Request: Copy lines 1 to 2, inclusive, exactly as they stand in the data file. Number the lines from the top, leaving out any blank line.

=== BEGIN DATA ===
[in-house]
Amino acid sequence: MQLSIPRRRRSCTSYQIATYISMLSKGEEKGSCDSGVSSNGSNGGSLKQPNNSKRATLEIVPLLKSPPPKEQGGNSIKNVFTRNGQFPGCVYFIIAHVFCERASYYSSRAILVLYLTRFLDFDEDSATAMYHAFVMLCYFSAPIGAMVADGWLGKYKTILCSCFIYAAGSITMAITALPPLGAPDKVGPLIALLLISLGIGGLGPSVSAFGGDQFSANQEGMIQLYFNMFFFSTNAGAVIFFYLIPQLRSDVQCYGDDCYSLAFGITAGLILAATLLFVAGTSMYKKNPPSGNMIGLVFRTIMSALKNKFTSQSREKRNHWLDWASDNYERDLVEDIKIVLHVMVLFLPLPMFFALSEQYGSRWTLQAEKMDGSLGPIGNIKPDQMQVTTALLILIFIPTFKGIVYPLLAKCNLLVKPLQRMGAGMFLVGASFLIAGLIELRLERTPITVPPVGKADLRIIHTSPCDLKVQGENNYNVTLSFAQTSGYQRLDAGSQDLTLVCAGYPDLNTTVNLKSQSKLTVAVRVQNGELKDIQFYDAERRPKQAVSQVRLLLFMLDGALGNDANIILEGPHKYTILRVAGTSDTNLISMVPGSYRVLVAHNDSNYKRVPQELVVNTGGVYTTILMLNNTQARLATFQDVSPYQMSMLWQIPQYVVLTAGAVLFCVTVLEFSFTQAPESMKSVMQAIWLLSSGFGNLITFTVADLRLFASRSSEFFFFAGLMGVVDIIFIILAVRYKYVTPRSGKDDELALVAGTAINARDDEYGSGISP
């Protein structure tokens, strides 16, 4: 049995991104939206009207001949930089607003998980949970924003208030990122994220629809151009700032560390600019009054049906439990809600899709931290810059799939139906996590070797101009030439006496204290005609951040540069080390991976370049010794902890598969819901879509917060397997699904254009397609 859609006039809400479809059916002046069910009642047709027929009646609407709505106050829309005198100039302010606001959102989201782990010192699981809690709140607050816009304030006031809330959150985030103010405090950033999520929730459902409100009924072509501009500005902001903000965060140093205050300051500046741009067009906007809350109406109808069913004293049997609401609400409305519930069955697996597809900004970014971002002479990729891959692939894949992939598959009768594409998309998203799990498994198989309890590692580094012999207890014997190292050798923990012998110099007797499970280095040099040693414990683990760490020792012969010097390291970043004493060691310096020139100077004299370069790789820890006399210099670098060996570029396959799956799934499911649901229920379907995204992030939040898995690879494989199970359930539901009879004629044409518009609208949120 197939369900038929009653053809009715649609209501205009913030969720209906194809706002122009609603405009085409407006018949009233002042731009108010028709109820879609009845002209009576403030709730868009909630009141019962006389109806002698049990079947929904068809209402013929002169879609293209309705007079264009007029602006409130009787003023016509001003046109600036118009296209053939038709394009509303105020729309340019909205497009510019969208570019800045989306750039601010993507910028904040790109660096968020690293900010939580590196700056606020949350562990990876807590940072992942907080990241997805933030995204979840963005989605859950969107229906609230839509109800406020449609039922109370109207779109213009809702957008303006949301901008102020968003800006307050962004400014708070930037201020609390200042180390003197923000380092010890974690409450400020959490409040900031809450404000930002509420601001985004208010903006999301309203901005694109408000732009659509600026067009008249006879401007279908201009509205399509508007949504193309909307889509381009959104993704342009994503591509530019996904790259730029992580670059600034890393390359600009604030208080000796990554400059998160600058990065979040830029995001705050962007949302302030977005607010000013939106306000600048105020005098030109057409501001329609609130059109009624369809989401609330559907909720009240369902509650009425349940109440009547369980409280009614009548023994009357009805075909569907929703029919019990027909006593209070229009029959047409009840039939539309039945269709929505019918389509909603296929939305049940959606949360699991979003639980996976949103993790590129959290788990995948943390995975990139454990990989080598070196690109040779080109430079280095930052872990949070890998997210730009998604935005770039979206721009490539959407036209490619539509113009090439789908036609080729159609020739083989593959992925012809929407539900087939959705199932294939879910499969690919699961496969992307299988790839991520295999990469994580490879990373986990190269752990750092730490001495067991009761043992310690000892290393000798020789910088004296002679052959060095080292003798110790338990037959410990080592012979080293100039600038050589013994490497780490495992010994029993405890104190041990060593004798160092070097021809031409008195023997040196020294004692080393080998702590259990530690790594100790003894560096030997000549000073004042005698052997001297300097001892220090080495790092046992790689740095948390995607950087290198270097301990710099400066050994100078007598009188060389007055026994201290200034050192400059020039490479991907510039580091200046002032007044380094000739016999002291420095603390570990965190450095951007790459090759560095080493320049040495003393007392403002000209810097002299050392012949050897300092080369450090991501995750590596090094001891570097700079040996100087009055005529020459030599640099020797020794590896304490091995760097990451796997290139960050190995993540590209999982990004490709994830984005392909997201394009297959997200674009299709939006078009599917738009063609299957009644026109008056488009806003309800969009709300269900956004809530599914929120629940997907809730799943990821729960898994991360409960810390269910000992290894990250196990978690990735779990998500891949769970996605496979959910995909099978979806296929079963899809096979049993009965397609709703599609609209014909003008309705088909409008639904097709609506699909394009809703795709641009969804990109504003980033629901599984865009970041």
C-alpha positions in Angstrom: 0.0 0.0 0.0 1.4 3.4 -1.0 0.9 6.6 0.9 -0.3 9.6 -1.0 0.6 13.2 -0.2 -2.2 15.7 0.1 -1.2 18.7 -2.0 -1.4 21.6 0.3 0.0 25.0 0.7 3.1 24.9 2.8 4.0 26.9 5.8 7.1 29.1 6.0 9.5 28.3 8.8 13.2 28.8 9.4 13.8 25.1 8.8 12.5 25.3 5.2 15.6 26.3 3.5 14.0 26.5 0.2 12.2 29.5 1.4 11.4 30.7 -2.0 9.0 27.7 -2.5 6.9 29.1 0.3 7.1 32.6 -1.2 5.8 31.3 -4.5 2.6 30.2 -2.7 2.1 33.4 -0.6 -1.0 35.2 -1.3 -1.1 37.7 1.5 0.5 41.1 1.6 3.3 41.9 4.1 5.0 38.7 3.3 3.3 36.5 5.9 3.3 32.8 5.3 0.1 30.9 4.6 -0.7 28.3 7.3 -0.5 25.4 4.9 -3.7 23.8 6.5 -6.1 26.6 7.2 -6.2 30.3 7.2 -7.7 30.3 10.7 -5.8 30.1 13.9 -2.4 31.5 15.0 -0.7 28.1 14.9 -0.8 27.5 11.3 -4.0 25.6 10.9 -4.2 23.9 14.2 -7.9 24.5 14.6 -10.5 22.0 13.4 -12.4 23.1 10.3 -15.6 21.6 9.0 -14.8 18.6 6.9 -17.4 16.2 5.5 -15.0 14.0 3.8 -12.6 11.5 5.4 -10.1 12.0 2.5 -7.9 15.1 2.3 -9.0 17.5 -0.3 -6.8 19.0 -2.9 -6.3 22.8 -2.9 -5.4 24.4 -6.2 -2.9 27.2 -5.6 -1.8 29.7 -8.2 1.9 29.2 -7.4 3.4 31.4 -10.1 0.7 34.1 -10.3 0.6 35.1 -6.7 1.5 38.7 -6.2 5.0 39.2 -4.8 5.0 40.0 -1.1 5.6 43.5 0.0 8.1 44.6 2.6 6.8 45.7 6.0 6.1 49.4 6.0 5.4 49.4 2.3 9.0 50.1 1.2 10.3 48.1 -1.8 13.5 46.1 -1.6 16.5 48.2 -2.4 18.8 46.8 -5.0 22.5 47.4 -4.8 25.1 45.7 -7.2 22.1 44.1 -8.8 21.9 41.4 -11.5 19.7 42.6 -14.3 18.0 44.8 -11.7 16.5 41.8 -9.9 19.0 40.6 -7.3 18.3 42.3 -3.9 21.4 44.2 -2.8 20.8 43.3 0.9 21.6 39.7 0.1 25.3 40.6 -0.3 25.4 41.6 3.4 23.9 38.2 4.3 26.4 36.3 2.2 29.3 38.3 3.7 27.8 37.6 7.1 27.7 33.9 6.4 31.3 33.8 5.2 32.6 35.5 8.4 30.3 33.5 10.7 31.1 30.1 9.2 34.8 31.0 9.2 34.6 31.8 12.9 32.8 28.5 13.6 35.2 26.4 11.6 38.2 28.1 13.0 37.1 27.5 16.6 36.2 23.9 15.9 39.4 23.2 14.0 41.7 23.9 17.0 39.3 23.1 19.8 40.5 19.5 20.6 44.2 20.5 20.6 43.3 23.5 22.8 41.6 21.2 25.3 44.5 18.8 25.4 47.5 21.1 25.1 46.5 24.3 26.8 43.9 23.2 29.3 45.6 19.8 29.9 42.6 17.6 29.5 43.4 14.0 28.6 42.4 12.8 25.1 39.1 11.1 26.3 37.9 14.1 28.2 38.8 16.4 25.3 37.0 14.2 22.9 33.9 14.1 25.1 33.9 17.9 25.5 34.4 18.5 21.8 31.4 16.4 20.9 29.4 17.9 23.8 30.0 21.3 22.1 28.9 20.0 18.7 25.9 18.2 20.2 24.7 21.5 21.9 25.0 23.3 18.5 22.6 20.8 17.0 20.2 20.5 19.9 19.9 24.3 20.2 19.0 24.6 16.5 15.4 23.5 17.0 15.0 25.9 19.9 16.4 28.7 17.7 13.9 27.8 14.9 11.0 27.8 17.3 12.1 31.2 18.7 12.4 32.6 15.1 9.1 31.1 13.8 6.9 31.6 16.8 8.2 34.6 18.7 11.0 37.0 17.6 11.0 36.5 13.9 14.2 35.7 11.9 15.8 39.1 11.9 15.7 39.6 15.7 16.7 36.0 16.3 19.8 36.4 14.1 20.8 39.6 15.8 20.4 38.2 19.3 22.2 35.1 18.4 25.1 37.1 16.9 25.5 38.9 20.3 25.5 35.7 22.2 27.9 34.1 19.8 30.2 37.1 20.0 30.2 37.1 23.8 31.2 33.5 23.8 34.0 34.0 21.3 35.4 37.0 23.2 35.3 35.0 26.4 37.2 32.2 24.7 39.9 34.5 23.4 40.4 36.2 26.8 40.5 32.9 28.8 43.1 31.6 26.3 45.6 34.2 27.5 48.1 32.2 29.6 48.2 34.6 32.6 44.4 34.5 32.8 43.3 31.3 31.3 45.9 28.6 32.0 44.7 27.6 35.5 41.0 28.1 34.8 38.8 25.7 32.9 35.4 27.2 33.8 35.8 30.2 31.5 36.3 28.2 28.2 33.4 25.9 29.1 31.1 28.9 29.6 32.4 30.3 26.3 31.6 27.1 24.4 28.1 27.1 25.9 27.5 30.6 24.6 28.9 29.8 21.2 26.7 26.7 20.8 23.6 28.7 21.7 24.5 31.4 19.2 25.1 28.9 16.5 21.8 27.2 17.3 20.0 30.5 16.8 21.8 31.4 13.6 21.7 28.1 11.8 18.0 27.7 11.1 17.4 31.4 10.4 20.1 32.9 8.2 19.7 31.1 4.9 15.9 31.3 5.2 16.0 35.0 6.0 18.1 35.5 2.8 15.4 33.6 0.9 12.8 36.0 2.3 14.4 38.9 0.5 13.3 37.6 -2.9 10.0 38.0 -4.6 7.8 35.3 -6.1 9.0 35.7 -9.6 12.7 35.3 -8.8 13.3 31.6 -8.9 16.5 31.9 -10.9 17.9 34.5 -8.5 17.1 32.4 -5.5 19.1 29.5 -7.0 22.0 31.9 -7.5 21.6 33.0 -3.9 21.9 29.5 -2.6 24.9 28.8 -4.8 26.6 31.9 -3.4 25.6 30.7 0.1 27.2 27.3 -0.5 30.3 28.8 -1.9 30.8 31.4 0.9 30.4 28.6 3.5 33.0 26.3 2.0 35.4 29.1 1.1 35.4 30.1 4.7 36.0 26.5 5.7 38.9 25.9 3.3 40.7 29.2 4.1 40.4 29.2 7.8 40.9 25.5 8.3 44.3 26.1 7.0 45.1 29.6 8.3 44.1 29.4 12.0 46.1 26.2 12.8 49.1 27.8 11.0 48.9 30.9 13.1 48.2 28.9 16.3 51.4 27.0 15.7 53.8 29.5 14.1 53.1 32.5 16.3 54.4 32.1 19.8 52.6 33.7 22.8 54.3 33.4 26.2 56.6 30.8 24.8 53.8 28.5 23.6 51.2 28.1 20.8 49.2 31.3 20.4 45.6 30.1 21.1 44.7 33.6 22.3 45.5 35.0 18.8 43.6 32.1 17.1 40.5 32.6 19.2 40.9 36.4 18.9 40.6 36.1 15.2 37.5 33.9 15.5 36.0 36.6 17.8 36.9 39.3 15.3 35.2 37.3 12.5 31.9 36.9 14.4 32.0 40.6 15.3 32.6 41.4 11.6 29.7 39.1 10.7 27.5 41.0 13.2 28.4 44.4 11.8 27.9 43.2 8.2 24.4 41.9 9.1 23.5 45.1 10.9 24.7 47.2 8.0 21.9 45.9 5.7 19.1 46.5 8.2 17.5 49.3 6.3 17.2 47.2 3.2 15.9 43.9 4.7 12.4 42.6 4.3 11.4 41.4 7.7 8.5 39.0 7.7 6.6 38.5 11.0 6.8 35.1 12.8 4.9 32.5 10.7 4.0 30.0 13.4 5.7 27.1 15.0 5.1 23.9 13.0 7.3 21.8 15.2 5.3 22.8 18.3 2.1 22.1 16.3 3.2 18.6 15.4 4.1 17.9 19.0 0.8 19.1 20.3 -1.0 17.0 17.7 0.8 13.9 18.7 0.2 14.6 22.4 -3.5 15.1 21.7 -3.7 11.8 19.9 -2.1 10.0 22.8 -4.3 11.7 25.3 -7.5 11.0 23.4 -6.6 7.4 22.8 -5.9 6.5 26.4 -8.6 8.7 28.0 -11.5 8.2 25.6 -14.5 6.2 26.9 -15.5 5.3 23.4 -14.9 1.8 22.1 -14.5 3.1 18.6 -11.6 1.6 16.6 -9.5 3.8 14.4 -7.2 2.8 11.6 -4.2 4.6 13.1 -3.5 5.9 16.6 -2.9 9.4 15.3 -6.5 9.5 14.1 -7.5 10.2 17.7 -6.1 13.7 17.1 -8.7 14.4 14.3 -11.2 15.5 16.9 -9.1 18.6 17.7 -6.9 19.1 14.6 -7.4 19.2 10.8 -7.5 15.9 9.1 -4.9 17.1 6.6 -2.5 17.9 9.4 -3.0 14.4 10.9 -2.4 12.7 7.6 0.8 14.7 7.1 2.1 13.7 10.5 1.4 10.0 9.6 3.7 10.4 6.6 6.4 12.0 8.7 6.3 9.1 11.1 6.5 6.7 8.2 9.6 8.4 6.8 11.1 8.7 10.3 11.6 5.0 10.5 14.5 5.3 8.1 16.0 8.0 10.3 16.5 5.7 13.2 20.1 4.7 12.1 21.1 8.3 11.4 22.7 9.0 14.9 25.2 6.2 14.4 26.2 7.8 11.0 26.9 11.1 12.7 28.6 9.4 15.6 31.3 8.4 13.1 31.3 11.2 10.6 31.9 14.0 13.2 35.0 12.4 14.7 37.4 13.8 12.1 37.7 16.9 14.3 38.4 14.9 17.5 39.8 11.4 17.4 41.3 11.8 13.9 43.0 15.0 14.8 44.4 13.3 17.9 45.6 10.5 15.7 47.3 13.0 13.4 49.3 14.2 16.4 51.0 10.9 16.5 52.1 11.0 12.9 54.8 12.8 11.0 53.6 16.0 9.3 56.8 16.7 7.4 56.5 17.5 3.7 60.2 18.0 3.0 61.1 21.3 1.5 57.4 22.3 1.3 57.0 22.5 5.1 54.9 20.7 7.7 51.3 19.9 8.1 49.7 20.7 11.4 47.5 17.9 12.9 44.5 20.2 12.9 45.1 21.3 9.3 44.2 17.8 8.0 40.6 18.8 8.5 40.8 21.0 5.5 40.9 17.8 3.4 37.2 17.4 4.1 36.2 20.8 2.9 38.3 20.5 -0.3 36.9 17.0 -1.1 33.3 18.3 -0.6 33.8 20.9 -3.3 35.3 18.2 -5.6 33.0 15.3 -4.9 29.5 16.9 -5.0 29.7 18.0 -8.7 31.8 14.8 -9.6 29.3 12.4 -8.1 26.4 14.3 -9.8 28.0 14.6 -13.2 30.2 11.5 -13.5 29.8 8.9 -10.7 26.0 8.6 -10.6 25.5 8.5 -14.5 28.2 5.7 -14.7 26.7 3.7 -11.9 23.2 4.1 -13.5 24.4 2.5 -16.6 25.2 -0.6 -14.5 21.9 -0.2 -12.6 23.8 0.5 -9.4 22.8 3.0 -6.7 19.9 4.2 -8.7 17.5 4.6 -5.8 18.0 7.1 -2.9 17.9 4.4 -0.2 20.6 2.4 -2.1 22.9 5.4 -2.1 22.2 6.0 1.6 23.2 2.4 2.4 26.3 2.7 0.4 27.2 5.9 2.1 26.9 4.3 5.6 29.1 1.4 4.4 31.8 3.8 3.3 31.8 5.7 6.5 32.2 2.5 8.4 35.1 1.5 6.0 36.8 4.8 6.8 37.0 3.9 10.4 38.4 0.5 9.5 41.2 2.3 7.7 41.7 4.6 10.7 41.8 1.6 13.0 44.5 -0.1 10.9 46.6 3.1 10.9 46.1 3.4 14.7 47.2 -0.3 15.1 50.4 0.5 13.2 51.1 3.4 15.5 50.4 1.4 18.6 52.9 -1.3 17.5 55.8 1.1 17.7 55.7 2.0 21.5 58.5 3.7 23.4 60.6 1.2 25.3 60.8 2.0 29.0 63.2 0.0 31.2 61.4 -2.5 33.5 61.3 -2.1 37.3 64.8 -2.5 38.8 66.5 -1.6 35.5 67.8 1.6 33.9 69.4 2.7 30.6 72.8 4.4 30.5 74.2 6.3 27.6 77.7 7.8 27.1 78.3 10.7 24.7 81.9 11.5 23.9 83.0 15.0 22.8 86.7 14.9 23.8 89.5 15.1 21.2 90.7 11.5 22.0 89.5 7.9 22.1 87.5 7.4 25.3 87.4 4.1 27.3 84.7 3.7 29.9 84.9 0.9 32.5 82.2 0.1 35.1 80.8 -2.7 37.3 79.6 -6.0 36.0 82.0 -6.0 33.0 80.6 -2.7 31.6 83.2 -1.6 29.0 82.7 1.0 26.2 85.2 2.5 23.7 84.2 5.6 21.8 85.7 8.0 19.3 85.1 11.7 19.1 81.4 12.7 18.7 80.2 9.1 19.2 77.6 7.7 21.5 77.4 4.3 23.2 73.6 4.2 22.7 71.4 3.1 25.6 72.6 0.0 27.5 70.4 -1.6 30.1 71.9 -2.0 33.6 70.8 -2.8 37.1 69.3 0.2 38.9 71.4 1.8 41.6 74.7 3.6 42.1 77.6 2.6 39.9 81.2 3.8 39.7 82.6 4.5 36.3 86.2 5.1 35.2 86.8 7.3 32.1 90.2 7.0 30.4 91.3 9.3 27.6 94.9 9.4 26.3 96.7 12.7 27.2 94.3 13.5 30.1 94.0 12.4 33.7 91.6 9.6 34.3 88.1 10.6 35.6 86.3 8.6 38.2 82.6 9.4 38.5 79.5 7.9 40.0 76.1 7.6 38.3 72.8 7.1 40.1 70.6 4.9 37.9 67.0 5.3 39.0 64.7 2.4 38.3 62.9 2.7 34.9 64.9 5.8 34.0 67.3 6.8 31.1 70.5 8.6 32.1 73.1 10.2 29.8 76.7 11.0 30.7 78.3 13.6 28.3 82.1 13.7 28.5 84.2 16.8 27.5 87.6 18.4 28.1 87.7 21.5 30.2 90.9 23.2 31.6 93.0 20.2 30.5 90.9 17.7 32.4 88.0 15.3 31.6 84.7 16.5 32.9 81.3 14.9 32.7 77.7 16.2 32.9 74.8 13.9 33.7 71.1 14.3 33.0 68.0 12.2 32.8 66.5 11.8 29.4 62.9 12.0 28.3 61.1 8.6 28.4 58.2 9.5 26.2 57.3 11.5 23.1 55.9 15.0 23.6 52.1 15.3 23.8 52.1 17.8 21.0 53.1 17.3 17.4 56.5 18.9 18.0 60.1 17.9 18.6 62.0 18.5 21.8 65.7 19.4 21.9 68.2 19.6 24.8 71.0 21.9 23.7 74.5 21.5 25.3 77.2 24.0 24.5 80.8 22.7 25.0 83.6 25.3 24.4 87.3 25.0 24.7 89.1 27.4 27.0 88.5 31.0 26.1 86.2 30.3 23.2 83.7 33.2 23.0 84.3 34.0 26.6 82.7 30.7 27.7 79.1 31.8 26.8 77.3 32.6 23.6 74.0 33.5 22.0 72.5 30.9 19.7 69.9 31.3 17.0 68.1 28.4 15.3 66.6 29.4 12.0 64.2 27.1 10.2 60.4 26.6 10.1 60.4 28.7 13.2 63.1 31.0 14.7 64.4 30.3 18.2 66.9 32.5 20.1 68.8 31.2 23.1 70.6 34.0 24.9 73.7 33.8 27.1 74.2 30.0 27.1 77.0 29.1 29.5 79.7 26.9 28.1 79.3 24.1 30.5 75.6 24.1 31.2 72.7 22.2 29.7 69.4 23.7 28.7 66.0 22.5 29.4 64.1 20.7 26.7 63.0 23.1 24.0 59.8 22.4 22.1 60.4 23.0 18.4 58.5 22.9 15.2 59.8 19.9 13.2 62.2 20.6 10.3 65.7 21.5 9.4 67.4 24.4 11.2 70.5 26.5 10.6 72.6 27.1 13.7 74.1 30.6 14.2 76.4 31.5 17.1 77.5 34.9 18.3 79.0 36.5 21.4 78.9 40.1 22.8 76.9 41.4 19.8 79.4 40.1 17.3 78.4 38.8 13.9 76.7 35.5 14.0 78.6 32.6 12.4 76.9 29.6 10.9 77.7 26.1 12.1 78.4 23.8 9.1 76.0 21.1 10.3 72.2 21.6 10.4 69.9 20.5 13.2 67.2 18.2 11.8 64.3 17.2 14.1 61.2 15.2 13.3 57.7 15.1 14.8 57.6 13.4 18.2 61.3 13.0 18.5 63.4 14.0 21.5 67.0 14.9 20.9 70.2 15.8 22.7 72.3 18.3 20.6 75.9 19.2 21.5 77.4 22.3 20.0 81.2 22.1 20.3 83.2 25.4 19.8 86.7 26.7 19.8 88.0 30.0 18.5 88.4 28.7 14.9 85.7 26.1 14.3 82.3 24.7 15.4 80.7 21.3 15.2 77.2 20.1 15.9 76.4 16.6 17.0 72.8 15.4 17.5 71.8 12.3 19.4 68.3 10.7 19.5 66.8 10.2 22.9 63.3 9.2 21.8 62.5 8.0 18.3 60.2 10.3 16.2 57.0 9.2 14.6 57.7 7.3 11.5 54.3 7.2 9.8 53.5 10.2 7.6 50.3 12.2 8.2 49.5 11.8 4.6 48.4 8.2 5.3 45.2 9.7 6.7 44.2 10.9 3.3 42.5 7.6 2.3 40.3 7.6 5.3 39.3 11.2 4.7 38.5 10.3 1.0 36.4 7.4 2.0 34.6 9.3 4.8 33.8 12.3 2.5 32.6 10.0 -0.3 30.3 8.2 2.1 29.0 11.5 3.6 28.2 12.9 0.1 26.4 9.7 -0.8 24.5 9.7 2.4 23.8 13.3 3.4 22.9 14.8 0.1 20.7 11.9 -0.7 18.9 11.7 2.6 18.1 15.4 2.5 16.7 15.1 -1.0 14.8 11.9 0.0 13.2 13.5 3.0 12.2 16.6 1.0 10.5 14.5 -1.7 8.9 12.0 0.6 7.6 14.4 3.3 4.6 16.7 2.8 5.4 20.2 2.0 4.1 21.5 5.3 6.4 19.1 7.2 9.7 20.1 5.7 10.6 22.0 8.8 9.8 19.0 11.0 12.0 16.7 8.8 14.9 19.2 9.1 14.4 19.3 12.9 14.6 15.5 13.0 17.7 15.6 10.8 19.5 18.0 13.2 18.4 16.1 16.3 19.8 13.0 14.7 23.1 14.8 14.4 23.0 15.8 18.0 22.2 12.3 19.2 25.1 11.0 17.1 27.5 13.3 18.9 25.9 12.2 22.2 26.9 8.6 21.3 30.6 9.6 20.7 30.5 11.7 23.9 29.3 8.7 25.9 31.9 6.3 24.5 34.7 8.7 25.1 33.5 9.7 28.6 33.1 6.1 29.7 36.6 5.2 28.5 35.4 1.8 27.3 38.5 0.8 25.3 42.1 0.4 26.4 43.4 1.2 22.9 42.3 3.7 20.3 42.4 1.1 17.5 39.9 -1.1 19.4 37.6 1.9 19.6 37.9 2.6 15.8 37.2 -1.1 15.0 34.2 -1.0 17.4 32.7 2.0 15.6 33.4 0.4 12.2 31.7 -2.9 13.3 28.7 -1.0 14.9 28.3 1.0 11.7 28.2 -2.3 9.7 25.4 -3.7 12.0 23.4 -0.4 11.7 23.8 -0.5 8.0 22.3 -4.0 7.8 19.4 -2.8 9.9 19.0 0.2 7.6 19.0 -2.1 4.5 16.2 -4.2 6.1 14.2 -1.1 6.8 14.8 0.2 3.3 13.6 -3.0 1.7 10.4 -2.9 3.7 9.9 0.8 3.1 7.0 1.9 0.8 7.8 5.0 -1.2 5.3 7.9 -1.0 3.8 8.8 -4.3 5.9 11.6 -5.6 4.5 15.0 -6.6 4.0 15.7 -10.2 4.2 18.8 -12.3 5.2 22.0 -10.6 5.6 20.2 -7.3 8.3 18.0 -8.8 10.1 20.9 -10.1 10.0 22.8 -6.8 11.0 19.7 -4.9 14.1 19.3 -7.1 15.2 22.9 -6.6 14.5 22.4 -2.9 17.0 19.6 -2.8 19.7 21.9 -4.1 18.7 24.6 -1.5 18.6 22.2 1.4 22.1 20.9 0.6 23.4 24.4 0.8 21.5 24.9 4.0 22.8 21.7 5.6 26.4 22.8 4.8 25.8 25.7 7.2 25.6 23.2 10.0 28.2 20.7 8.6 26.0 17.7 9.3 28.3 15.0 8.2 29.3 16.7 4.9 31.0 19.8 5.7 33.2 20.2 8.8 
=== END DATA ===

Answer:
[in-house]
Amino acid sequence: MQLSIPRRRRSCTSYQIATYISMLSKGEEKGSCDSGVSSNGSNGGSLKQPNNSKRATLEIVPLLKSPPPKEQGGNSIKNVFTRNGQFPGCVYFIIAHVFCERASYYSSRAILVLYLTRFLDFDEDSATAMYHAFVMLCYFSAPIGAMVADGWLGKYKTILCSCFIYAAGSITMAITALPPLGAPDKVGPLIALLLISLGIGGLGPSVSAFGGDQFSANQEGMIQLYFNMFFFSTNAGAVIFFYLIPQLRSDVQCYGDDCYSLAFGITAGLILAATLLFVAGTSMYKKNPPSGNMIGLVFRTIMSALKNKFTSQSREKRNHWLDWASDNYERDLVEDIKIVLHVMVLFLPLPMFFALSEQYGSRWTLQAEKMDGSLGPIGNIKPDQMQVTTALLILIFIPTFKGIVYPLLAKCNLLVKPLQRMGAGMFLVGASFLIAGLIELRLERTPITVPPVGKADLRIIHTSPCDLKVQGENNYNVTLSFAQTSGYQRLDAGSQDLTLVCAGYPDLNTTVNLKSQSKLTVAVRVQNGELKDIQFYDAERRPKQAVSQVRLLLFMLDGALGNDANIILEGPHKYTILRVAGTSDTNLISMVPGSYRVLVAHNDSNYKRVPQELVVNTGGVYTTILMLNNTQARLATFQDVSPYQMSMLWQIPQYVVLTAGAVLFCVTVLEFSFTQAPESMKSVMQAIWLLSSGFGNLITFTVADLRLFASRSSEFFFFAGLMGVVDIIFIILAVRYKYVTPRSGKDDELALVAGTAINARDDEYGSGISP